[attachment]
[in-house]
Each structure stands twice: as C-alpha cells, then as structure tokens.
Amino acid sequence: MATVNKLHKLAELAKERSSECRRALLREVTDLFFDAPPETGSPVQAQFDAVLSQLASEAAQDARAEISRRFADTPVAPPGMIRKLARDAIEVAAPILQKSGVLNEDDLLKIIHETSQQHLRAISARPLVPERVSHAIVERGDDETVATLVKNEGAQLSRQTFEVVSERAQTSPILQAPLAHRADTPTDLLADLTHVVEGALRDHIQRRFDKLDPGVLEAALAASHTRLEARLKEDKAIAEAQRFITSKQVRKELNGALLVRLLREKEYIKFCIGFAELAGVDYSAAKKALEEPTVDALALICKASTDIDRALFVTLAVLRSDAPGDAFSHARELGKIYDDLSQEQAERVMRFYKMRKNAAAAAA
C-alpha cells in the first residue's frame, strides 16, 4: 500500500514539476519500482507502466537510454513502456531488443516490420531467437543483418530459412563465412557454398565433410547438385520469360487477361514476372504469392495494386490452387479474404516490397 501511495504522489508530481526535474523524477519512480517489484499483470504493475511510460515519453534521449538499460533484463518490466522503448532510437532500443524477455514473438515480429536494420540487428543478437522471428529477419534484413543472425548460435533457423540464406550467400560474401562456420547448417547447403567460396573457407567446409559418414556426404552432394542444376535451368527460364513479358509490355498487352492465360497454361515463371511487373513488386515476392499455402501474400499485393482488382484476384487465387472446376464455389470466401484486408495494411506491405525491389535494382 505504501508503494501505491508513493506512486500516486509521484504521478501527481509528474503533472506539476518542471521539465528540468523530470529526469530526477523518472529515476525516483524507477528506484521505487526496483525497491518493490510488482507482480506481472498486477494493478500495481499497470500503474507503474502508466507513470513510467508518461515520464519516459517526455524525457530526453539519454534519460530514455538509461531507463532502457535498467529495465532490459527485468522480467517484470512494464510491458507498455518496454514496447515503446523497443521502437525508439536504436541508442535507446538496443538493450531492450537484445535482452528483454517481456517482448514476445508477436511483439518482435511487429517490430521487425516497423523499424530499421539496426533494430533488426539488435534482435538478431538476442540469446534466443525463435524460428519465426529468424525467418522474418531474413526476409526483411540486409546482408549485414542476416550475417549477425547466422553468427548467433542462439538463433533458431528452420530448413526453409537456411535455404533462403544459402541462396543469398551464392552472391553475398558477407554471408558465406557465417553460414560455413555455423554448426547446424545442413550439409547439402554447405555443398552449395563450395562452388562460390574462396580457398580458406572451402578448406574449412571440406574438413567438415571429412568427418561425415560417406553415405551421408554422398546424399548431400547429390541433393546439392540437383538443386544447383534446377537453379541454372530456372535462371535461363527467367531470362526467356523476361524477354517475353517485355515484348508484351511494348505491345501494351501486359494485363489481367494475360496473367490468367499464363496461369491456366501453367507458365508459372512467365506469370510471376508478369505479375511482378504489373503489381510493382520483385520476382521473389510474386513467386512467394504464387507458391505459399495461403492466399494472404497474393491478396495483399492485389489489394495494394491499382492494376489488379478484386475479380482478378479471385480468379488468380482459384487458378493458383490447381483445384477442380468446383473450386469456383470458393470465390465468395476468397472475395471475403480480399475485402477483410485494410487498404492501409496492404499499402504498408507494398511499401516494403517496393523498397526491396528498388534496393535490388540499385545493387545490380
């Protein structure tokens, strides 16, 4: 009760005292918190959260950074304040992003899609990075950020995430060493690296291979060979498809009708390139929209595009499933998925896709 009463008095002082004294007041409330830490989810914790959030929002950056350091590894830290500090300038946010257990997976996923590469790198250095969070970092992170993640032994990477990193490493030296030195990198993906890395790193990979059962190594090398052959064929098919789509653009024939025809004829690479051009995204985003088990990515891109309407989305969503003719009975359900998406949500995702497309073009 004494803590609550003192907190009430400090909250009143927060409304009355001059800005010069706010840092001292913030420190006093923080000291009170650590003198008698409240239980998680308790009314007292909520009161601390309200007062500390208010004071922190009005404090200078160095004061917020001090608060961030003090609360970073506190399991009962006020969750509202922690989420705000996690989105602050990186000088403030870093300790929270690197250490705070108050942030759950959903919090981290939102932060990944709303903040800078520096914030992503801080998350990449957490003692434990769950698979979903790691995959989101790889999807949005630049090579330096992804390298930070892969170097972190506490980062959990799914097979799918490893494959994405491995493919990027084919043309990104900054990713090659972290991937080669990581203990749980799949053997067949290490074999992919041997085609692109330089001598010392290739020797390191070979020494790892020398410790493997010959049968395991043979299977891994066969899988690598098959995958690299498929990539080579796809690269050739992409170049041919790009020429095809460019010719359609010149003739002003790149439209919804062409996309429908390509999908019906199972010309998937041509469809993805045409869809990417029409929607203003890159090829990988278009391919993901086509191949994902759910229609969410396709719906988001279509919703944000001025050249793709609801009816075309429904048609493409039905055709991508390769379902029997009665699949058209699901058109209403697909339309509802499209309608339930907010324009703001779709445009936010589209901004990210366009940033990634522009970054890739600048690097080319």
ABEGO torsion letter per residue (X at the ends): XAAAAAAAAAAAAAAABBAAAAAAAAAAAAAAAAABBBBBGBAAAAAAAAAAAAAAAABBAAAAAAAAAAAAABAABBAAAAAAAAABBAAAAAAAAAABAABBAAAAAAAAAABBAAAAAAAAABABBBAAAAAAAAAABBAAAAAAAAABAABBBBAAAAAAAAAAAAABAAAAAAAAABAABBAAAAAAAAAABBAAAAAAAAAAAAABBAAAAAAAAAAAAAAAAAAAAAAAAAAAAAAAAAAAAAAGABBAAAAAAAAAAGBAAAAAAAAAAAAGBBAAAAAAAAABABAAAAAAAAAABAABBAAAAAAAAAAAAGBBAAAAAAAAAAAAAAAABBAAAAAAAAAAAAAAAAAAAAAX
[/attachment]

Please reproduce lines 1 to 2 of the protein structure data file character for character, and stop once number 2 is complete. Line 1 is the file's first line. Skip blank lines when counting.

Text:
[in-house]
Each structure stands twice: as C-alpha cells, then as structure tokens.